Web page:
Donovan Woods

June 14, 2024 8:00 PM

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Since he released his first album a decade ago, singer-songwriter Donovan Woods’ blend of folk, country and pop has resonated with audiences all over the world. In recent years, the acclaimed, award-winning singer-songwriter has seen his profile grow with his breakthrough album, Without People.

Touring behind (2020’s) Without People saw Woods play to his largest audiences to date. That included a stint opening for New Jersey-based retro rockers Gaslight Anthem on their recent reunion tour.

Throughout his distinguished career, Donovan Woods has built a devoted following who cling to the acclaimed songwriter’s every word. Never one to mince words, Woods is one of music’s most vulnerable storytellers and on his forthcoming studio album, Donovan takes that a step further. Honest and unflinching, on Things Were Never Good If They’re Not Good Now, his upcoming seventh studio album, Woods takes a long look inside and isn’t necessarily thrilled with what he sees. For an artist who isn’t afraid to bear his soul, this is as emotionally gritty as he has ever been.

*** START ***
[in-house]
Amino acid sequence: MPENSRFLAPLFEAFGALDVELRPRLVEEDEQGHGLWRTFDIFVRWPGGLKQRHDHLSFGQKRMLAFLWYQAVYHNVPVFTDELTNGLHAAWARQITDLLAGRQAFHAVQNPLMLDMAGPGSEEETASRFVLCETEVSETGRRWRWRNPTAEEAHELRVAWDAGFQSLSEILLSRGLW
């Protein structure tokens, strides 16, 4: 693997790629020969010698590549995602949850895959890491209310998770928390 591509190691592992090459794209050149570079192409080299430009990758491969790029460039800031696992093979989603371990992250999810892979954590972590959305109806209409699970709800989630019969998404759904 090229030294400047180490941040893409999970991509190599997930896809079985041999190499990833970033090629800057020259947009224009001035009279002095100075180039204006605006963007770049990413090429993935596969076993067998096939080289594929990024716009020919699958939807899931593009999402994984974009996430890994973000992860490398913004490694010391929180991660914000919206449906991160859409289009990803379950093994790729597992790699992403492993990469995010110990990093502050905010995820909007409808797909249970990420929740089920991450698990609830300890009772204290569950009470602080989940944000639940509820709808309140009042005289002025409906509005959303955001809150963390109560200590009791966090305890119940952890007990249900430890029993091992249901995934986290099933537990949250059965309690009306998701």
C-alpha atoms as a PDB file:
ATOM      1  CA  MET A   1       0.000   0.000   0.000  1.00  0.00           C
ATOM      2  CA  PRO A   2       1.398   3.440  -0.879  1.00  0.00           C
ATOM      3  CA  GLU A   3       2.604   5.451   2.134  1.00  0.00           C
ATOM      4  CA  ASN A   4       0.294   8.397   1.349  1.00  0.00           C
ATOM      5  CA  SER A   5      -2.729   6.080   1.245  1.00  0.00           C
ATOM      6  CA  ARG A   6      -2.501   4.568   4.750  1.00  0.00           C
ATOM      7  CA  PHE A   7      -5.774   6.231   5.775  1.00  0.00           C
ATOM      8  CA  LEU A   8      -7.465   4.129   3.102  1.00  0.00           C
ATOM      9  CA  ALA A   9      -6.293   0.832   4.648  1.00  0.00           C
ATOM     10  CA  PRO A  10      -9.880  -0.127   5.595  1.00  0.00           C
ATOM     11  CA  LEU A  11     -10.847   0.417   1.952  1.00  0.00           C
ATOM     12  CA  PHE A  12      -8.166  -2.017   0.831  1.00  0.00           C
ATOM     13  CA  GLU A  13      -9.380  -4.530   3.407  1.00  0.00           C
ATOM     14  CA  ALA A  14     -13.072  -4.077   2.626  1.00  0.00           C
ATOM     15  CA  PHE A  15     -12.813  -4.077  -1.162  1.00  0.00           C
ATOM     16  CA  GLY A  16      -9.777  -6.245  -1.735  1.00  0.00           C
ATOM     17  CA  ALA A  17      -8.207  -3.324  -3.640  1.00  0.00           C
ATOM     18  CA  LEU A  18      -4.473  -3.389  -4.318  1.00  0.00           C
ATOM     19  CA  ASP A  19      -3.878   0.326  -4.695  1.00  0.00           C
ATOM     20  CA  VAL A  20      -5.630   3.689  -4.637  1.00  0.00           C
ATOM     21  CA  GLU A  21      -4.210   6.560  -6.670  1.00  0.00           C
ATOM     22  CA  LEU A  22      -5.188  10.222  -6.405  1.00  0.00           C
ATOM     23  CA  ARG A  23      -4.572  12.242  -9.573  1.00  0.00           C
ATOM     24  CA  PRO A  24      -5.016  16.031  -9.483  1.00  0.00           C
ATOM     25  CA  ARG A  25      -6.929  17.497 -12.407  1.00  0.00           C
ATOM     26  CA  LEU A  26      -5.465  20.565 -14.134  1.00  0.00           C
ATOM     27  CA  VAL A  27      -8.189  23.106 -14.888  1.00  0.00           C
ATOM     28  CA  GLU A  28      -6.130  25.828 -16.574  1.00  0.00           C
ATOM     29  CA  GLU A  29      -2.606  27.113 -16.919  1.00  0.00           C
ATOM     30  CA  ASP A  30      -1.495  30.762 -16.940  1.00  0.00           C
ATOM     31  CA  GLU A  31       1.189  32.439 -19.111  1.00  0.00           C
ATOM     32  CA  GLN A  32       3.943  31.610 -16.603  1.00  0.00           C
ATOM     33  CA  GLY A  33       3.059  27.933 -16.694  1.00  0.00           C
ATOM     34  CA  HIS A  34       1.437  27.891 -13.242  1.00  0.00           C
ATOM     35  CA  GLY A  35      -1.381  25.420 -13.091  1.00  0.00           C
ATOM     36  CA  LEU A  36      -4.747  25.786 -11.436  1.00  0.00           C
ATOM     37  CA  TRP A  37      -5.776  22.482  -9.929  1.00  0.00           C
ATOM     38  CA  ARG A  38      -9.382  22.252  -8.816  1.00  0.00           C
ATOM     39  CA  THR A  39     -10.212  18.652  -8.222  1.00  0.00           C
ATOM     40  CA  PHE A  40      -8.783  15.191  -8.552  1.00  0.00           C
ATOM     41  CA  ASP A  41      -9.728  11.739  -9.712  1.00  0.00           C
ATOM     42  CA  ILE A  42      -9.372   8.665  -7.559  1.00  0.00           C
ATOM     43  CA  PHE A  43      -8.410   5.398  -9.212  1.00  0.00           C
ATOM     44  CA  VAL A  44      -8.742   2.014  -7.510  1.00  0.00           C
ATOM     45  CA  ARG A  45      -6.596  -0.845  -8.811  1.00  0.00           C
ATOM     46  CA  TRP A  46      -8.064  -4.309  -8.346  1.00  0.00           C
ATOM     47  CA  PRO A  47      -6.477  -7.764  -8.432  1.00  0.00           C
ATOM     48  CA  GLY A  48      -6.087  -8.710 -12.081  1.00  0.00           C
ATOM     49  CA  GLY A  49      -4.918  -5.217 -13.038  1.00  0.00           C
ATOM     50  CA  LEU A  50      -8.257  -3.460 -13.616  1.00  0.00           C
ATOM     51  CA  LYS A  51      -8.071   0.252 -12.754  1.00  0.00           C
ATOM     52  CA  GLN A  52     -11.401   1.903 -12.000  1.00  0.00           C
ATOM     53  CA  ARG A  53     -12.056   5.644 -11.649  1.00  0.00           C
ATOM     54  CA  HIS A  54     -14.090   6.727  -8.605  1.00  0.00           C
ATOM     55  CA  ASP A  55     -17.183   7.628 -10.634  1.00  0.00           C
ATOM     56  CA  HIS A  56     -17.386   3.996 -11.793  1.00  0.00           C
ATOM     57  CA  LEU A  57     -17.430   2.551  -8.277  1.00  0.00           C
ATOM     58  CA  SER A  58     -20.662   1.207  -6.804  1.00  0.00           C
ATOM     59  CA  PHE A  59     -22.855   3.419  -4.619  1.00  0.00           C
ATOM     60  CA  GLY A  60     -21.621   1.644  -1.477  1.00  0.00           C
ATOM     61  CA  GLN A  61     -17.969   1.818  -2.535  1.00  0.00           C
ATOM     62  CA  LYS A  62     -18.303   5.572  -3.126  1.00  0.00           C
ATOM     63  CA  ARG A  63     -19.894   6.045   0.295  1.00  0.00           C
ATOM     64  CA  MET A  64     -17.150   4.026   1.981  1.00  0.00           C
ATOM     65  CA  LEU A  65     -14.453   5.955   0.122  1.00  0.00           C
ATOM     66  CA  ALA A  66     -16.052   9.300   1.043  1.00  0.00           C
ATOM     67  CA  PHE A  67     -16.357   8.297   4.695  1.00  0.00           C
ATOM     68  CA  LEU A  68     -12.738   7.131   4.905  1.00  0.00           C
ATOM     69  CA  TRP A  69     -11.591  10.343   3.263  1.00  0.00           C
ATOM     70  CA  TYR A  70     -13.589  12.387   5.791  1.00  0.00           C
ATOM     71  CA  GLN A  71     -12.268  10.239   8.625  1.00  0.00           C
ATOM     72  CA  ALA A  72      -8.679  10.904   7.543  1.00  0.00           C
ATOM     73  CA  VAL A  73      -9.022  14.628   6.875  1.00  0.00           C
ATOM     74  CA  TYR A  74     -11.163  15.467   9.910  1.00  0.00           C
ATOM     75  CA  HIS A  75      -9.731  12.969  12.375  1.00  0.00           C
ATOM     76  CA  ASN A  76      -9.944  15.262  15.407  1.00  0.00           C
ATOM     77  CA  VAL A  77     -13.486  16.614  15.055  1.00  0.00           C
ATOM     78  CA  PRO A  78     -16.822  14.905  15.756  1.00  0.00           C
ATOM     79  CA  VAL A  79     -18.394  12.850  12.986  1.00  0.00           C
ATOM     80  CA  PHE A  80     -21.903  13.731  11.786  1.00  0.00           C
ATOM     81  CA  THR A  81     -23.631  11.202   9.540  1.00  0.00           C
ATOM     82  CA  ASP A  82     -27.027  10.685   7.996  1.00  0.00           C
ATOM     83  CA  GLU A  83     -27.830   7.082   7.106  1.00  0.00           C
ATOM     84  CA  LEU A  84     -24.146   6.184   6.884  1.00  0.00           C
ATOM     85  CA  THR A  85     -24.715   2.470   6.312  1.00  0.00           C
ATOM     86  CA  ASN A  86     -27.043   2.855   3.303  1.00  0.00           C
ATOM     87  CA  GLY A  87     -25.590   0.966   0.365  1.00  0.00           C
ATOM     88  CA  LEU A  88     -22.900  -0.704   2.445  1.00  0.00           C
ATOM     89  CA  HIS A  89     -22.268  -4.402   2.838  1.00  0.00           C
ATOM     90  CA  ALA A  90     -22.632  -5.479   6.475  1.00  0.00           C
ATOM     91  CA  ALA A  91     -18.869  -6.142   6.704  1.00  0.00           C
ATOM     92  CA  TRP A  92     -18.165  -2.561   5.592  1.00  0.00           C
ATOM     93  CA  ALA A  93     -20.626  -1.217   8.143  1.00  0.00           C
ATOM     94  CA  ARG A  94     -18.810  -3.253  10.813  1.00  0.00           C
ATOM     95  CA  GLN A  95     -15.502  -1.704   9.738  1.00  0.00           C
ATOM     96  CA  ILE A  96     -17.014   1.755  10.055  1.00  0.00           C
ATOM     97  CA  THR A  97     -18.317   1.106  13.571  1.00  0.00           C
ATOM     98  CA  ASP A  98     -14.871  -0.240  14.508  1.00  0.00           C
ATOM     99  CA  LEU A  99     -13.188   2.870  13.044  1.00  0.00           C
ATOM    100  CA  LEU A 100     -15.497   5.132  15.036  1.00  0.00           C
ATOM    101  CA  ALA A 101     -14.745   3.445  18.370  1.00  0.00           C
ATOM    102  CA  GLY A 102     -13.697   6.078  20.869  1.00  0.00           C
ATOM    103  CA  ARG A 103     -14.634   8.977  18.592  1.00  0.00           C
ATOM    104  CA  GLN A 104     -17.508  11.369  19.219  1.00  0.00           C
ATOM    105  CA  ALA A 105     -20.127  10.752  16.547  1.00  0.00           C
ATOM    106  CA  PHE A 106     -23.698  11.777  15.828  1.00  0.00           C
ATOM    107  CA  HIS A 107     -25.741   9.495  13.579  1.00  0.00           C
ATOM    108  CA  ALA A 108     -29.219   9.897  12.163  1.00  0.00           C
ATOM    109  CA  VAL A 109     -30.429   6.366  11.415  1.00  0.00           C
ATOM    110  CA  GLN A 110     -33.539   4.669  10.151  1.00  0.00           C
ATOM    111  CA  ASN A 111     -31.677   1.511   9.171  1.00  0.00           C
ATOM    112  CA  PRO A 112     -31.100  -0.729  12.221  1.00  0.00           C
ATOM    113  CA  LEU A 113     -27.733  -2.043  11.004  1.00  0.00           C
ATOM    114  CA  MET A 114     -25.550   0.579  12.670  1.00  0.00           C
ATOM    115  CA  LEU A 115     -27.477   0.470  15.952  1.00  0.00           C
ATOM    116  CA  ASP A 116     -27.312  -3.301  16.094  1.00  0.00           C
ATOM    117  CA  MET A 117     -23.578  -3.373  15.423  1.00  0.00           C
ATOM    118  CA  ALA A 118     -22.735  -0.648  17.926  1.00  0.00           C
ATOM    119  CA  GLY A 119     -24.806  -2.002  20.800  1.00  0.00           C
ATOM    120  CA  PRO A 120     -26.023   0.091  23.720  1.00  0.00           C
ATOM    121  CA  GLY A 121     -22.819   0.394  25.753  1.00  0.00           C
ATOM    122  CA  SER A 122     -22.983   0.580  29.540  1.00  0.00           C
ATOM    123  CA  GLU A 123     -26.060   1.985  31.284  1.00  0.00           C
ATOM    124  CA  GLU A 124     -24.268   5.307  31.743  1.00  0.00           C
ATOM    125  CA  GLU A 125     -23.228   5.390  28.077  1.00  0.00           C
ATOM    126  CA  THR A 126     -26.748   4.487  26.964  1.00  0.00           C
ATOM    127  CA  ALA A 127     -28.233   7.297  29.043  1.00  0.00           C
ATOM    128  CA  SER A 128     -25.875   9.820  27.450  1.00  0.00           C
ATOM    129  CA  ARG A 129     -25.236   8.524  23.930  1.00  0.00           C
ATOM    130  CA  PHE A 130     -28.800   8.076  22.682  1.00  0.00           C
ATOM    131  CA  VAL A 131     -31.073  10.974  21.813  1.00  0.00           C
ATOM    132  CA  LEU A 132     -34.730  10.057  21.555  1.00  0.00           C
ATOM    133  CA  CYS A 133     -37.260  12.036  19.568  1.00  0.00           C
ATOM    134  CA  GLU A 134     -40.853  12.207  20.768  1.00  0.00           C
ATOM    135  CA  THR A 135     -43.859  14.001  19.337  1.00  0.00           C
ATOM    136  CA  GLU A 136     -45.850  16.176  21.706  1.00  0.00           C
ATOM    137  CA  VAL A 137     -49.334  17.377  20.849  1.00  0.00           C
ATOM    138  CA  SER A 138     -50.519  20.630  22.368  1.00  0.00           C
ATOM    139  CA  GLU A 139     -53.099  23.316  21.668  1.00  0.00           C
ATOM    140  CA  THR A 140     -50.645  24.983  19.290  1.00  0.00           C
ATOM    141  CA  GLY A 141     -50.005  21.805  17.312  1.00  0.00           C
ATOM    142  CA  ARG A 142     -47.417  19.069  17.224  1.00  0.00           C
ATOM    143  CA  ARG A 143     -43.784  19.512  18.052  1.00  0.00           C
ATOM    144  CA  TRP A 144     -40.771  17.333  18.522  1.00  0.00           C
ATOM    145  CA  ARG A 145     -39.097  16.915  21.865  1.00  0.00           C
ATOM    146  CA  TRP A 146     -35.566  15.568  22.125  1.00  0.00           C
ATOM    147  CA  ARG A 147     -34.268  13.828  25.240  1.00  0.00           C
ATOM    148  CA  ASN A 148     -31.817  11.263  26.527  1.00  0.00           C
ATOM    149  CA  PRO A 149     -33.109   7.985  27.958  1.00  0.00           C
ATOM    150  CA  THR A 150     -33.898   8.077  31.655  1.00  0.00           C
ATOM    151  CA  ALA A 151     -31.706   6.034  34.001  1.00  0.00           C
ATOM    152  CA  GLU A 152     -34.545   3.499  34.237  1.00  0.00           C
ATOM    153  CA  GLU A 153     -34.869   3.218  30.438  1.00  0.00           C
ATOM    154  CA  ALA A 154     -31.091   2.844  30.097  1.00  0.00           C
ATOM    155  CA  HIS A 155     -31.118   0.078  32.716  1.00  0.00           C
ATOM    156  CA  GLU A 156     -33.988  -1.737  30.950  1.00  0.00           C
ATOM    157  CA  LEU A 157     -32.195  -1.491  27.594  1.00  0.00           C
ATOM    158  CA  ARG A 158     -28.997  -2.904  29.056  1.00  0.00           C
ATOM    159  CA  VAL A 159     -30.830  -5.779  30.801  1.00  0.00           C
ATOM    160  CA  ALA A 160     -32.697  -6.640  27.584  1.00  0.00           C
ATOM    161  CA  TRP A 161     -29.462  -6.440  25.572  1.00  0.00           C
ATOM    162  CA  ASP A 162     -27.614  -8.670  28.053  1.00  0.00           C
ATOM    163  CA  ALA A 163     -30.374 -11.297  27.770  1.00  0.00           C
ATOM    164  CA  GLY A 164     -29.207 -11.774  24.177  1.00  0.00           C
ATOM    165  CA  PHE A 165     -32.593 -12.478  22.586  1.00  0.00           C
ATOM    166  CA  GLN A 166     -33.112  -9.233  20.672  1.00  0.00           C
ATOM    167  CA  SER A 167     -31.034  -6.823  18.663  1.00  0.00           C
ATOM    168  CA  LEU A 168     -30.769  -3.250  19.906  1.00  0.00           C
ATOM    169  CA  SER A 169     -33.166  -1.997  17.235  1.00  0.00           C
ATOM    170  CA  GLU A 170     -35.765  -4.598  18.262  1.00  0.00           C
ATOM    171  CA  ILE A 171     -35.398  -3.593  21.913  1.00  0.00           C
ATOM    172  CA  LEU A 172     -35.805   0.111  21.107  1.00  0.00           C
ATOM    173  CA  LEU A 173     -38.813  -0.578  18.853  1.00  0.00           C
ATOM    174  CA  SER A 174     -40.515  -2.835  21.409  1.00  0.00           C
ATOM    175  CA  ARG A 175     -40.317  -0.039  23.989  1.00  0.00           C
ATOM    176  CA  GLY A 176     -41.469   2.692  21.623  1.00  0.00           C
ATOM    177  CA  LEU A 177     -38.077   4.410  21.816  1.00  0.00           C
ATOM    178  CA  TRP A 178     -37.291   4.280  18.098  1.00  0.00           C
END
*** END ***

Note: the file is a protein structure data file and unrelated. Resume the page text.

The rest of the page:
Long known as a masterful storyteller, Woods is at his absolute best on Things Were Never Good If They’re Not Good Now. Across the album’s 12 sparse, intimate songs, Woods finds himself reflecting on the ups and downs he has been through since 2020. His writing allowed him to open up and address the complexities of life that he has been going through.

The album, he notes, serves as “a funeral to the life he was living.”

Sonically, Woods decided to take a different approach.

“We had our boundaries and made things sound beautiful within them,” he says. “And what’s left is scrappier than Without People, but I feel like moments of creation are much more accessible on this record.”

Many of the songs that comprise Things Were Never Good If They’re Not Good Now focus on the intricacies of friendships and relationships, and looking at the little moments in life.

Co-produced with longtime collaborator James Bunton over much of 2023, the album’s delicate nature is reflected in its lyrics.

The psychology of people’s actions always fascinated Woods and informs much of Things Were Never Good If They’re Not Good Now. Focusing on happy, party feelings doesn’t appeal to him.

Once he gets down these darker paths (“It was a warts and all album in a way that I never had done before”), which he admits can be uncomfortable, the songs flow and are universal.

In particular, on the heart-wrenching “Rosemary”. Co-written with Connor Seidel, “Rosemary”contemplates what happens in the aftermath of a heated argument.